What defines a great play?
Degree of difficulty? Gravity of the moment? The greatness of the players involved and their place in NFL history? Entertainment factor? How about all of the above.
Game-winning touchdowns, heroic out-of-body experiences, historic moments and even some hilarious gaffes — looking at you Garo Yepremian — all make the Super Bowl the greatest sporting event of the calendar year. Hall of Fame careers are made and broken in the final football game of the season and trying to narrow down nearly 50 years of action to the 15 best individual plays is virtually impossible (but we'd tried anyway).
1. XXXIV: One Yard Short
The Titans and Rams put on a second-half show for the fans in Atlanta. Steve McNair whirled his way down the field to the St. Louis 10-yard line to set up the final play of the game. Mike Jones made the play of his career by tackling Kevin Dyson just 12 inches shy of the game-tying touchdown. It would have been the first and only overtime game in Super Bowl history.
2. XXXII: John Elway’s helicopter run
It was the defining moment of what many believe is the best Super Bowl ever played. It was third-and-six from the Packers' 12-yard line with the game tied 17-17 in the second half. One of the game’s greatest players scrambles right and then dives head-first despite being surrounded by three Green Bay defenders. Elway gives up all regard for his body and wills himself to a first down. Terrell Davis scored the go-ahead touchdown two plays later, as Elway goes on to win his first Super Bowl.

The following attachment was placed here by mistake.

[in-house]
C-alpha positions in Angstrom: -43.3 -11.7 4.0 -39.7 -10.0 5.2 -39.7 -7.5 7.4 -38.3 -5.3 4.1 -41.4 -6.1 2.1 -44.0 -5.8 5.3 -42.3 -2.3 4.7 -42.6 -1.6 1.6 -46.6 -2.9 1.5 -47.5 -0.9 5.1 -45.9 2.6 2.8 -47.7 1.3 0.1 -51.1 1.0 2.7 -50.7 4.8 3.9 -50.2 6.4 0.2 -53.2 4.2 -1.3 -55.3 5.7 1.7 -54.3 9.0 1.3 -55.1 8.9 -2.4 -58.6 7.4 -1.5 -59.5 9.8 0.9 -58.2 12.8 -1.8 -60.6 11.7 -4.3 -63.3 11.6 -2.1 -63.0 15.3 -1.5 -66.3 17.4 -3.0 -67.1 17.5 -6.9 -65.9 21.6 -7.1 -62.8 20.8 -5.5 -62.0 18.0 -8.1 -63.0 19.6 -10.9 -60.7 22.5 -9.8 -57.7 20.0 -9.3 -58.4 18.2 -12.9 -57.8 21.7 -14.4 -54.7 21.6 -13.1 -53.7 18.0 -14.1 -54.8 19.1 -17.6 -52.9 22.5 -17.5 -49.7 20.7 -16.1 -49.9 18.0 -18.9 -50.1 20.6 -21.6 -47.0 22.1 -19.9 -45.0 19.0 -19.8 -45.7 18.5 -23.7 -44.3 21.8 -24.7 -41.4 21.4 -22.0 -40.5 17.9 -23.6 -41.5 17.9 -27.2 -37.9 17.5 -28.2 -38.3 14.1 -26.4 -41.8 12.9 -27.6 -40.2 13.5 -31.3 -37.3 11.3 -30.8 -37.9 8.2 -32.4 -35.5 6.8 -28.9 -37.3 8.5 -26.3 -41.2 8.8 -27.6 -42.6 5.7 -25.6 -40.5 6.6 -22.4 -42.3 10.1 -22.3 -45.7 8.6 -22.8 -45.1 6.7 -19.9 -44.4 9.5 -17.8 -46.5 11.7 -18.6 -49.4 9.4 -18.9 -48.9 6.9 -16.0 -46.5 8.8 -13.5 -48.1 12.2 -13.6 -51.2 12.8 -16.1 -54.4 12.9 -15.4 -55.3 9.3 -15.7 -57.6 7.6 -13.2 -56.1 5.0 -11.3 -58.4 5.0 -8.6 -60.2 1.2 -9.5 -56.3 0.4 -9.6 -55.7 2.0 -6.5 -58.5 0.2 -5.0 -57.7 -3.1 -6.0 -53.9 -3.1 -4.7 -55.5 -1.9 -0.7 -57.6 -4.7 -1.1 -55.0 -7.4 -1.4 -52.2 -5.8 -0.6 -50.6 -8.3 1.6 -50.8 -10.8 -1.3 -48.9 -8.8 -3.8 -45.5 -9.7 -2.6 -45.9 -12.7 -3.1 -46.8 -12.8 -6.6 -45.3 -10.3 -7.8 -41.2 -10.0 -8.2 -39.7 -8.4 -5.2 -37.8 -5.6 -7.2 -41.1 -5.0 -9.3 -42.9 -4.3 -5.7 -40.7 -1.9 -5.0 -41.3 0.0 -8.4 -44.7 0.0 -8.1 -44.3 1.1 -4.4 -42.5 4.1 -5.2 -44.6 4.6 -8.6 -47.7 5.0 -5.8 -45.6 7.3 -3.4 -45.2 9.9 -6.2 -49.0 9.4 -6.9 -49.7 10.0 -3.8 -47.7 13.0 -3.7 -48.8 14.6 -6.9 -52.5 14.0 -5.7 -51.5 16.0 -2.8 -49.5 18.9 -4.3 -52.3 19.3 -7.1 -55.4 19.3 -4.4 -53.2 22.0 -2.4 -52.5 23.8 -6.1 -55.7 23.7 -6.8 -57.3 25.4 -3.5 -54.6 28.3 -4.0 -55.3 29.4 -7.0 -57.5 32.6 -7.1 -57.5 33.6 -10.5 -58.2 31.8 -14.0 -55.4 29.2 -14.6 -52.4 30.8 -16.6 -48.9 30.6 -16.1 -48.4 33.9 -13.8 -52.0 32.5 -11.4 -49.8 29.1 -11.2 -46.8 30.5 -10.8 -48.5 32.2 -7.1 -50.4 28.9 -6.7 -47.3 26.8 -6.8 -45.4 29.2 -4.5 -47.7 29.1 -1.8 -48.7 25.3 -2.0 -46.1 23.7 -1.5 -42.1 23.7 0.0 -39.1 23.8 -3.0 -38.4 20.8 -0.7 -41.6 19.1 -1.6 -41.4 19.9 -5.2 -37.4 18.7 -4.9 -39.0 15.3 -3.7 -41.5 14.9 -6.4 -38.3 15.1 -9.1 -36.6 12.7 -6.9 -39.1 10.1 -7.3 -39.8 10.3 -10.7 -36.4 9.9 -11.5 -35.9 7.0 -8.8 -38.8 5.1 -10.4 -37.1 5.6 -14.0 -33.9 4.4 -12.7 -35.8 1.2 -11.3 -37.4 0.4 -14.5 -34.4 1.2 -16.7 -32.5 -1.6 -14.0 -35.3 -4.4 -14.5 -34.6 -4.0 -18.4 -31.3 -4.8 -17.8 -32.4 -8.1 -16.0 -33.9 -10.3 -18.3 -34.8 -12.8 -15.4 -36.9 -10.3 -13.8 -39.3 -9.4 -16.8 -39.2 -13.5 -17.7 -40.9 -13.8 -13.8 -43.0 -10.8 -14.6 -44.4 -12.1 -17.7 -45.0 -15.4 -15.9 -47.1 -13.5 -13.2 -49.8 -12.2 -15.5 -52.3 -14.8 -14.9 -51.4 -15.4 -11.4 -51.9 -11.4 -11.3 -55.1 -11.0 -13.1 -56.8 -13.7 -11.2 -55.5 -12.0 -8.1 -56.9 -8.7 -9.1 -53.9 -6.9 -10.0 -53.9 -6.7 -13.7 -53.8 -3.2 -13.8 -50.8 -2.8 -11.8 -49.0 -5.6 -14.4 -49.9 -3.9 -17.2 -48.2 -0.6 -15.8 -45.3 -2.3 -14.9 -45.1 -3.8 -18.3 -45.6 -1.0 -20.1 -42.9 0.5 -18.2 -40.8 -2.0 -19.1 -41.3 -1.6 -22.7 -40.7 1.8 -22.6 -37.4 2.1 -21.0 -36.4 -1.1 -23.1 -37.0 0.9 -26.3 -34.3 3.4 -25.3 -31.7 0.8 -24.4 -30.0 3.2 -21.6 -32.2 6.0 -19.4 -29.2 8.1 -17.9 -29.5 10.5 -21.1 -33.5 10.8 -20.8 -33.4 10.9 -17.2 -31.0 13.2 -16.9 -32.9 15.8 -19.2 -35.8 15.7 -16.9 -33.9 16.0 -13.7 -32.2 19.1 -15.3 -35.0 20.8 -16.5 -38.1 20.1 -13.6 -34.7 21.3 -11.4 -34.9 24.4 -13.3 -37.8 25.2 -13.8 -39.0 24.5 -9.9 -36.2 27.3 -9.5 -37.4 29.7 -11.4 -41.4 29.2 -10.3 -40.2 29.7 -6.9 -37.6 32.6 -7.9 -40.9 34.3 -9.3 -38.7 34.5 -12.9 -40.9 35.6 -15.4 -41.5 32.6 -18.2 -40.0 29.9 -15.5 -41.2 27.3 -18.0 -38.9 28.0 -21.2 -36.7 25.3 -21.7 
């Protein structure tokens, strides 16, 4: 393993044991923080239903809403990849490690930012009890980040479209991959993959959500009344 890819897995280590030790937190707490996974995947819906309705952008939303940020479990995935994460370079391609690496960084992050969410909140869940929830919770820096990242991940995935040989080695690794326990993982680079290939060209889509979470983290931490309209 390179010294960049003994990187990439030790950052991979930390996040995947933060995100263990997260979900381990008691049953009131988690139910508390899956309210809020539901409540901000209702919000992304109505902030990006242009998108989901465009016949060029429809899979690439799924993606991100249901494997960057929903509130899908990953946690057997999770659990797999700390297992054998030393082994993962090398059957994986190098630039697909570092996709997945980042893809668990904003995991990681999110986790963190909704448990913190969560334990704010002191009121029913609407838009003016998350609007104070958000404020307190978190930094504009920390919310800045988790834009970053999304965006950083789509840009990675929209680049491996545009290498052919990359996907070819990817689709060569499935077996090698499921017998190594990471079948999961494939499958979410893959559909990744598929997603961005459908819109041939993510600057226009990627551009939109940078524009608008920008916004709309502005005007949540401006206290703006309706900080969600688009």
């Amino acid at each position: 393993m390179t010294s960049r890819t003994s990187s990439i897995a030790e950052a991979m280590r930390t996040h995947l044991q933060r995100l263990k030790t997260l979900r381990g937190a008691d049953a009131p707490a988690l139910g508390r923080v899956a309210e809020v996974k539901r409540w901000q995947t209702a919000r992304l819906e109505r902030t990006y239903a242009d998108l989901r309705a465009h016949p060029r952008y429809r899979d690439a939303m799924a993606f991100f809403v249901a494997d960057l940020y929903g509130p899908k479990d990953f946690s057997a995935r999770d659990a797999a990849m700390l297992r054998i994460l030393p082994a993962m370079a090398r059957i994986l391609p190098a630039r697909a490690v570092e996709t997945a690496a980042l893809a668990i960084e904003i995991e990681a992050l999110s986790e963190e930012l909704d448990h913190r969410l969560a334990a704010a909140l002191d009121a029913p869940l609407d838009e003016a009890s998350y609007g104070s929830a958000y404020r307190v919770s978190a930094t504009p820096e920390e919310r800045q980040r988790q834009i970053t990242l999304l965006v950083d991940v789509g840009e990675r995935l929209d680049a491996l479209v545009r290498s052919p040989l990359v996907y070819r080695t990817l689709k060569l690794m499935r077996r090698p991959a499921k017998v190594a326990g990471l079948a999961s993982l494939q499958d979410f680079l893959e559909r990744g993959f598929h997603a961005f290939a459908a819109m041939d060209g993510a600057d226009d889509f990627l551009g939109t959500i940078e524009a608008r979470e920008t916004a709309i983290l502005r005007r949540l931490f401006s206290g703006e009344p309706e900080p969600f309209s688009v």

3. XXV: Scott Norwood’s wide right
There have been many game-winning field goals in Super Bowl history — but none on the final snap with one team trailing and the chance to win the game. No, Scott Norwood became the only true goat of a Super Bowl when his 47-yard field goal sailed just inches wide right. The miss capped an extraordinary drive that capped an extraordinary game stacked with Hall of Fame players and coaches.
4. XXIII: Joe Montana to John Taylor
The 10-yard pass to Taylor with 39 seconds left wasn’t in and of itself a miraculous play. It wasn’t all that difficult and it wasn’t all that remarkable. But it represents all that Montana was as an NFL Hall of Famer. He got the ball with 3:10 left on the clock down 16-13 on his own eight-yard line and all he can think about is John Candy. This touchdown pass stood as the latest game-winner touchdown in Super Bowl history for nearly 20 years.
5. XLII: Eli Manning to David Tyree
In terms of degree of difficulty, few plays in any game much less the Super Bowl can match this one. Manning's Houdini act in the pocket to avoid getting sacked is nearly as impressive as Tyree’s duct tape and chicken wire helmet catch in traffic 32 yards down the field. Four plays later, Manning floated a 13-yard game-winning touchdown to a wide open Plaxico Burress to give the Patriots their one and only loss of the season.
6. XLIII: Big Ben to Santonio Holmes
Trailing 20-7 to begin the fourth quarter, Kurt Warner and the Cardinals scored 16 straight points to take a three-point lead over Pittsburgh with just over two minutes to play. Ben Roethlisberger then marched his team to the Arizona six-yard line where, with unbelievable accuracy and some magic toes at his disposal, he somehow connects with Holmes with 35 seconds left to play.